(2) A fine imposed under this section is subject to the limitations of Subsection 76-3-301(2).

      Utah Code § 78B-6-316. Compensatory service for violation of parent-time order or failure to pay child support.
      (1) If a court finds by a preponderance of the evidence that a parent has refused to comply with the minimum amount of parent-time ordered in a decree of divorce, the court shall order the parent to:
      (a) perform a minimum of 10 hours of compensatory service; and
      (b) participate in workshops, classes, or individual counseling to educate the parent about the importance of complying with the court order and providing a child a continuing relationship with both parents.
      (2) If a custodial parent is ordered to perform compensatory service or undergo court-ordered education, there is a rebuttable presumption that the noncustodial parent be granted parent-time by the court to provide child care during the time the custodial parent is complying with compensatory service or education in order to recompense him for parent-time wrongfully denied by the custodial parent under the divorce decree.
      (3) If a noncustodial parent is ordered to perform compensatory service or undergo court-ordered education, the court shall attempt to schedule the compensatory service or education at times that will not interfere with the noncustodial parent’s parent-time with the child.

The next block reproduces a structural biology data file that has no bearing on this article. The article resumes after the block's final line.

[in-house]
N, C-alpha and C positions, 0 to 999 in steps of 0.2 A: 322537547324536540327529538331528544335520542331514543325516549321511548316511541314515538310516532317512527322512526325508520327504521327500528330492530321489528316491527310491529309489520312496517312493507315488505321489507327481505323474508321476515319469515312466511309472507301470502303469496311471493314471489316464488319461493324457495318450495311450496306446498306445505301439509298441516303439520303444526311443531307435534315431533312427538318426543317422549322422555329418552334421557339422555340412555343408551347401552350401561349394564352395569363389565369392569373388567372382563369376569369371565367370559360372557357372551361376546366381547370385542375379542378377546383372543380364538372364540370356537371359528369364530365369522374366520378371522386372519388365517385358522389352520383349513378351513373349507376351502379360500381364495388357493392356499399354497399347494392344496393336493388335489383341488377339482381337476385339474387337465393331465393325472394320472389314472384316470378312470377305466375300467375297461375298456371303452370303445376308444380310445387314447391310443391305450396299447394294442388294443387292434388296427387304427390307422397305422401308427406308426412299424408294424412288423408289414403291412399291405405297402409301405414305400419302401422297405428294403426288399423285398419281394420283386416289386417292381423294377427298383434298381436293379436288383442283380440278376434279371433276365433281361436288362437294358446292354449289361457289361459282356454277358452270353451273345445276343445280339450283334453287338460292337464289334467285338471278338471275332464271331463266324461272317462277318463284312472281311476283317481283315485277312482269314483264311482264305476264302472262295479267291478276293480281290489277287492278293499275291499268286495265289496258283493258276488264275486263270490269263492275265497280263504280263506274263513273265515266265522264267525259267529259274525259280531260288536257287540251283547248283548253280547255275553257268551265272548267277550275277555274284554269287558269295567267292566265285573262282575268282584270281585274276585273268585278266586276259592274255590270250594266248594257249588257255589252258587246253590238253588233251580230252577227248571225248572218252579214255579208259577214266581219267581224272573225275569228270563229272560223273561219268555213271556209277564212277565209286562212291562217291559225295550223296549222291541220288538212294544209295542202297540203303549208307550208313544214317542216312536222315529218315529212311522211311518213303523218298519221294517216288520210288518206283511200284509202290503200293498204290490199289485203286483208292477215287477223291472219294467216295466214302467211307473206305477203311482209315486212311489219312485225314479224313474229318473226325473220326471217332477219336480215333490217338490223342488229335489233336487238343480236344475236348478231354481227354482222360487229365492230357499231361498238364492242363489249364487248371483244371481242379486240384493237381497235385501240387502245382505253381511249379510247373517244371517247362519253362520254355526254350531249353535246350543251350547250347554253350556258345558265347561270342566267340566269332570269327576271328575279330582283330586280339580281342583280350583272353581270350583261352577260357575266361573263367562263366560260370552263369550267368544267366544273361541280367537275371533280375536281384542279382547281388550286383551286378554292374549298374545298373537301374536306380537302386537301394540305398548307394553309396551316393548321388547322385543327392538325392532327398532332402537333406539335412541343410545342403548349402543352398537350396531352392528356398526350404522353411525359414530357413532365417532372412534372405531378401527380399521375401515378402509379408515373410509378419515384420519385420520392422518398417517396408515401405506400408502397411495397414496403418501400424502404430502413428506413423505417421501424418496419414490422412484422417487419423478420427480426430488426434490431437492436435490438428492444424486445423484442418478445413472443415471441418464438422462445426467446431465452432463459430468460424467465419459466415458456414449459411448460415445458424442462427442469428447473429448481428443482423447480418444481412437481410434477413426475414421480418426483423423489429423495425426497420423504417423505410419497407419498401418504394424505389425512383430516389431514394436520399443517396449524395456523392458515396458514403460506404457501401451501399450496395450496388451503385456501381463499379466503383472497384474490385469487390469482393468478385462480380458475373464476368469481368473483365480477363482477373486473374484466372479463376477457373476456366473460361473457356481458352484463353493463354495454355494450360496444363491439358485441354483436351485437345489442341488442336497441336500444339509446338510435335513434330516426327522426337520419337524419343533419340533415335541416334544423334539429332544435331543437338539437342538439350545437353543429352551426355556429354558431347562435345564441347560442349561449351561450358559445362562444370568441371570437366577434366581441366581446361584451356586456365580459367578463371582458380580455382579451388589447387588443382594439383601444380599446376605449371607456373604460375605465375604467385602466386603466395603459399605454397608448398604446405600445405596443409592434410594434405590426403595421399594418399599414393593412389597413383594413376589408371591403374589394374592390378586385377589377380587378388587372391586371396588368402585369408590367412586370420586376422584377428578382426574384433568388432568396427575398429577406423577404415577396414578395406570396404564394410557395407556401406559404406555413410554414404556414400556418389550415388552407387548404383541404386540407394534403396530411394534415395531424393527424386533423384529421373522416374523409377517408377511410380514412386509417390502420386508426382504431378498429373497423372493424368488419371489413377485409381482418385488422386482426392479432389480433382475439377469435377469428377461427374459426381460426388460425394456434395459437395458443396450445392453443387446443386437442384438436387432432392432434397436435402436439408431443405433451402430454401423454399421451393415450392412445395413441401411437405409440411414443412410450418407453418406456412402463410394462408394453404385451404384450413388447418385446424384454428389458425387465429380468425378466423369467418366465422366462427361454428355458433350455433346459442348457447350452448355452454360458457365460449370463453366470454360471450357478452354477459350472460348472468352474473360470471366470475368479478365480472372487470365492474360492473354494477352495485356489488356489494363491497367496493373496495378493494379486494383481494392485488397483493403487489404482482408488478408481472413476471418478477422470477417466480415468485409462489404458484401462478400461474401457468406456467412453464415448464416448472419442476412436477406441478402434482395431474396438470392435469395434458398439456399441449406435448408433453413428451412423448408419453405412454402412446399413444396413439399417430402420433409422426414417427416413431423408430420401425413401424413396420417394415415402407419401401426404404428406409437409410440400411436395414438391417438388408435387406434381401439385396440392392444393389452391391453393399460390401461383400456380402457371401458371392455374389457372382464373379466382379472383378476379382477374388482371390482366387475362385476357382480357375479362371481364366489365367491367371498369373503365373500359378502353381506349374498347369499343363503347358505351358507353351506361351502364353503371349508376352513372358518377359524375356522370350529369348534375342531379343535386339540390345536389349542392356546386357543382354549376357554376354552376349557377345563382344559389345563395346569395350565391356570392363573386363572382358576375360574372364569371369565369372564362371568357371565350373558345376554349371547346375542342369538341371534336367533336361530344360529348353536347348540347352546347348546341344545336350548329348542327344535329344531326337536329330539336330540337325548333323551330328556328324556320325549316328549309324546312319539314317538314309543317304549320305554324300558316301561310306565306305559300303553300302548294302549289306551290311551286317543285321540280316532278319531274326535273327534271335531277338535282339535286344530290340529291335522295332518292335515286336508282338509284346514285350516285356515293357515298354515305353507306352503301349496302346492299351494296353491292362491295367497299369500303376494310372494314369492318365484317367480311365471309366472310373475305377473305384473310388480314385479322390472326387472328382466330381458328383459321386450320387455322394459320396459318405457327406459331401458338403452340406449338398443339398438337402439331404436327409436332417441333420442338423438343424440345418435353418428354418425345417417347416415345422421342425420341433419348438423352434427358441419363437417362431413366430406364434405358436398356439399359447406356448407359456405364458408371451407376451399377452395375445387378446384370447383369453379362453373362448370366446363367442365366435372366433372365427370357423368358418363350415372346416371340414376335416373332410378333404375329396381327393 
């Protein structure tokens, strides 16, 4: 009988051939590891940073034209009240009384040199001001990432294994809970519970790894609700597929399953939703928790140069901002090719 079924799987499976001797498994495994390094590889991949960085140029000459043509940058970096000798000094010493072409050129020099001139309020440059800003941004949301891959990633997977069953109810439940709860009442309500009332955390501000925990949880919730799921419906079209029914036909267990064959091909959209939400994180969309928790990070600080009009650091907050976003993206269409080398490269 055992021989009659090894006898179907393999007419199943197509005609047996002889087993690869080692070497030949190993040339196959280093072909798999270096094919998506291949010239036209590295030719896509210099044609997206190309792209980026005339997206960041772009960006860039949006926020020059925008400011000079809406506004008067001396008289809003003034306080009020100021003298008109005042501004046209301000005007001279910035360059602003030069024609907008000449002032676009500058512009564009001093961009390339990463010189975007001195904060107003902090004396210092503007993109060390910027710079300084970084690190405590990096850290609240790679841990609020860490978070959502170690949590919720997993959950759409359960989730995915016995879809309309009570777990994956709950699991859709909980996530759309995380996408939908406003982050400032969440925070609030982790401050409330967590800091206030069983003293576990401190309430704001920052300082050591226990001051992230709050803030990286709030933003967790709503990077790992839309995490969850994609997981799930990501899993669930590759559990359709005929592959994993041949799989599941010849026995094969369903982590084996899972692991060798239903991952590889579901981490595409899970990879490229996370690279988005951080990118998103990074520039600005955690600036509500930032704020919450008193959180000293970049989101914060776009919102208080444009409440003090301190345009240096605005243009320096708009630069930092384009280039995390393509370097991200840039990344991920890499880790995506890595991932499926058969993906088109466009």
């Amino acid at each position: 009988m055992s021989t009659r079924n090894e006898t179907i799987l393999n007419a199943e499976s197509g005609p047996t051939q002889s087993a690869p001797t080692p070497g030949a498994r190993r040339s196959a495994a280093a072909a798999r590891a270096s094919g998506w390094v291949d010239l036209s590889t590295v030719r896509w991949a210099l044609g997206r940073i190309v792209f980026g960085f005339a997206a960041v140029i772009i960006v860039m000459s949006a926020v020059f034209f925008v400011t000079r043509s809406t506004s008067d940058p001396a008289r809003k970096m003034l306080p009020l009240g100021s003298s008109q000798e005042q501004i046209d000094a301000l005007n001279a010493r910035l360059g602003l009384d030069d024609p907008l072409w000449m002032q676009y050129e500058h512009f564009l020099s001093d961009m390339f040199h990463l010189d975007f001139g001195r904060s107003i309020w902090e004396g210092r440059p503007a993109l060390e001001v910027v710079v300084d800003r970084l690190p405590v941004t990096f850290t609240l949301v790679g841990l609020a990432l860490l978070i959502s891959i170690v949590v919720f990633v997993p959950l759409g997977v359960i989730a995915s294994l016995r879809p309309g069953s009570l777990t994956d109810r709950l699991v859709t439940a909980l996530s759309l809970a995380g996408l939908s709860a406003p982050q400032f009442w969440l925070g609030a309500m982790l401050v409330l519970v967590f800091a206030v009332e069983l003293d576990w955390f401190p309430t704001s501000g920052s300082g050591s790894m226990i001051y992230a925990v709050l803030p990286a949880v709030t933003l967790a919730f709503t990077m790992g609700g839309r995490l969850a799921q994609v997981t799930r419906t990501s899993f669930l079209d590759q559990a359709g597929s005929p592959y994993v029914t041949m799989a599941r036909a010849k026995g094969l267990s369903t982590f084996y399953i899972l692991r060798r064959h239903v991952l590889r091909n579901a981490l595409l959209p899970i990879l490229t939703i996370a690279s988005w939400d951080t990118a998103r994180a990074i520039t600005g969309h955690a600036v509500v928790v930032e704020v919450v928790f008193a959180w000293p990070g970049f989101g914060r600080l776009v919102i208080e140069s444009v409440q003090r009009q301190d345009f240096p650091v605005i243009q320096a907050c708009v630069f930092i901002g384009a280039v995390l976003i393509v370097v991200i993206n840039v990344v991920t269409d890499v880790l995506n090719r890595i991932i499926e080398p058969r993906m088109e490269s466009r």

(4) The person ordered to participate in court-ordered education is responsible for expenses of workshops, classes, and individual counseling.
      (5) If a court finds by a preponderance of the evidence that an obligor, as defined in Section 78B-12-102, has refused to pay child support as ordered by a court in accordance with Title 78B, Chapter 12, Utah Child Support Act, the court shall order the obligor to:
      (a) perform a minimum of 10 hours of compensatory service; and
      (b) participate in workshops, classes, or individual counseling to educate the obligor about the importance of complying with the court order and providing the children with a regular and stable source of support.
      (6) The obligor is responsible for the expenses of workshops, classes, and individual counseling ordered by the court.
      (7) If a court orders an obligor to perform compensatory service or undergo court-ordered education, the court shall attempt to schedule the compensatory service or education at times that will not interfere with the obligor’s parent-time with the child.
      (8) The sanctions that the court shall impose under this section do not prevent the court from imposing other sanctions or prevent any person from bringing a cause of action allowed under state or federal law.
      (9) The Legislature shall allocate the money from the Children’s Legal Defense Account to the judiciary to defray the cost of enforcing and administering this section.

      Reply
  • Autumn White
    June 24, 2018 1:48 am

    What do I need to file for custodial interference I know I need to do an order to show cause but is that all?

    Reply